The most distant supernova discovered so far is a hypernova

The hypernova DES16C2nm in the circle (Image M. Smith / DES Collaboration)
The hypernova DES16C2nm in the circle (Image M. Smith / DES Collaboration)

An article published in “The Astrophysical Journal” describes the confirmation that the supernova DES16C2nm is the most distant ever discovered. A team of astronomers led by the University of Southampton used data collected by the Dark Energy Survey (DES) and various telescopes to study it and classify it as a superluminous supernova (SLSN) or hypernova, the brightest and most rare type of supernova. The distance of the exploded star has been estimated at about 10.5 billion light years from Earth.

DES is an international collaboration that aims to map several hundred millions of galaxies to learn more about dark energy, the force that according to the models that are most accepted but for now based on a series of hypotheses caused the acceleration of the universe expansion. The study of supernovae wasn’t part of the plans but in August 2016 it allowed to discover the one that was labeled as DES16C2nm.

The study of that supernova continued to confirm its distance and brightness. In October that result was obtained using the Very Large Telescope (VLT) and Magellan telescopes in Chile and the Keck Observatory in Hawaii with further data obtained thanks to the Gemini Observatory and the Hubble Space Telescope. This allowed to collect observations at various electromagnetic frequencies and spectroscopic data.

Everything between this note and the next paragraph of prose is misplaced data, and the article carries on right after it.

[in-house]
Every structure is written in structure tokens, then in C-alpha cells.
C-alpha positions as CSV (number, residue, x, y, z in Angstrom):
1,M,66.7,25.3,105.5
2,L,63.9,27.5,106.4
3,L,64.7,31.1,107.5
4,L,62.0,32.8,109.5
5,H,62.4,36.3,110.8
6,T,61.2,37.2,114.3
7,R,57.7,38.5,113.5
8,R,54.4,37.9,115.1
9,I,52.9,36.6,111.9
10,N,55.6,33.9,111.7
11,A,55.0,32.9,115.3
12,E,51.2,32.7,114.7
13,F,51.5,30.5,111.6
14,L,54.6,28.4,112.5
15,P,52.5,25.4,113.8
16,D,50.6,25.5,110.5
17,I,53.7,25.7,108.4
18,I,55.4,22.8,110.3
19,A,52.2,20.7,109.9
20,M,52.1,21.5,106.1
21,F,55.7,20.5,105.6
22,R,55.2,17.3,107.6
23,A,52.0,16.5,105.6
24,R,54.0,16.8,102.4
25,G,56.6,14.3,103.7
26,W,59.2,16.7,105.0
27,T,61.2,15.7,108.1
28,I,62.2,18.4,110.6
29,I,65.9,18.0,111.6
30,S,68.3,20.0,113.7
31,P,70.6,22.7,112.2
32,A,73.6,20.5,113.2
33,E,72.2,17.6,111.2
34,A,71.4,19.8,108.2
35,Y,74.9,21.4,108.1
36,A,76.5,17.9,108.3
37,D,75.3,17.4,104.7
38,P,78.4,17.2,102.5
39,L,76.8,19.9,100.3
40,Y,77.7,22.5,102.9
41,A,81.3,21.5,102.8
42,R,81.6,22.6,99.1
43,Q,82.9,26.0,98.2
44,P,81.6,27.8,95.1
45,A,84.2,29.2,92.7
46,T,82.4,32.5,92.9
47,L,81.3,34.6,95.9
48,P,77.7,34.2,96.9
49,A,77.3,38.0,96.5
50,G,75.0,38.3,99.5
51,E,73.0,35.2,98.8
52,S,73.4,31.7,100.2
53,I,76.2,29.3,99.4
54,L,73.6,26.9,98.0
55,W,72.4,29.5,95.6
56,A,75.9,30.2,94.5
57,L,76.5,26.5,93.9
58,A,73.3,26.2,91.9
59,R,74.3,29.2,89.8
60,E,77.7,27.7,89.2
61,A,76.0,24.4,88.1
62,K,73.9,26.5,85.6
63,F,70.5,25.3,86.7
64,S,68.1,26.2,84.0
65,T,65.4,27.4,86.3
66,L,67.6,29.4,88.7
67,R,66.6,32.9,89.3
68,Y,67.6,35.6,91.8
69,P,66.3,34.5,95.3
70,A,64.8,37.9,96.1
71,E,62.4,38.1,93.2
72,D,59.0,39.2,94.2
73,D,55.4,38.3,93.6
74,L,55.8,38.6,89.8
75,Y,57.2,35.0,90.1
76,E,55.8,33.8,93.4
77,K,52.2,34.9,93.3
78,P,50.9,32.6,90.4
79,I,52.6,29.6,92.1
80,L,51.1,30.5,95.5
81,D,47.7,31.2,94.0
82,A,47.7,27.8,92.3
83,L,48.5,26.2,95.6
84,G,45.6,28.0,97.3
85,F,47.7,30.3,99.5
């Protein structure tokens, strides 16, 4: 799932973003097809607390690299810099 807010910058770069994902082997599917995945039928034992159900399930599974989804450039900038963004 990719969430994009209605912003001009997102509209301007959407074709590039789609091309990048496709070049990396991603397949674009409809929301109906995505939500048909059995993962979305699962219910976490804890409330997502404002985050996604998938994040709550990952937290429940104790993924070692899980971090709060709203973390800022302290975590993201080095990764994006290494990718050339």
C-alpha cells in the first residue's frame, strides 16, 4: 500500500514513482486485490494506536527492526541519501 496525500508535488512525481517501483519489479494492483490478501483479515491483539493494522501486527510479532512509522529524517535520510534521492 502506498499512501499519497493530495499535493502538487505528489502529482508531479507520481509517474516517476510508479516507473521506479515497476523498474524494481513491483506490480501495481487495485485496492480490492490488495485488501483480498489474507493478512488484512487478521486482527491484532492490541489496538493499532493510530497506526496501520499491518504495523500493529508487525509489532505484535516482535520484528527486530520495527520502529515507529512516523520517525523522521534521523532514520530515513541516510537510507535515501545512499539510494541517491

The conclusion of the astronomers is that DES16C2nm is a superluminous supernova, also called hypernova. According to the most accredited theory, this type of supernova is triggered by the fall of materials on a young and rapidly rotating neutron star, also called a millisecond neutron star. Basically, first there’s a supernova generated by a massive star’s explosion after which a neutron star remains: if it attracts enough materials, an explosion can be triggered with a brightness ten or more times higher than the first one.

Spectroscopic analyzes of the DES16C2nm hypernova provided various clues about its nature, also by comparison with another superluminous supernova called Gaia16apd, which showed similar characteristics. The detected spectrum contains the “signatures” of the metals produced during those explosions and the temperatures at which they occurred. These are crucial elements to understand their causes to determine if the neutron star theory is correct.

In essence, the hypernova DES16C2nm is extremely interesting for a number of reasons and the fact that it’s the most distant supernova discovered so far is almost a minor detail. Its discovery also shows that investigations such as DES could prove useful beyond the scope they were created for: Dr. Mathew Smith, the article’s first author, stated that it was exciting to be part of the investigation that discovered it while Professor Bob Nichol, another of the authors, stressed the importance of empirical science in these discoveries.

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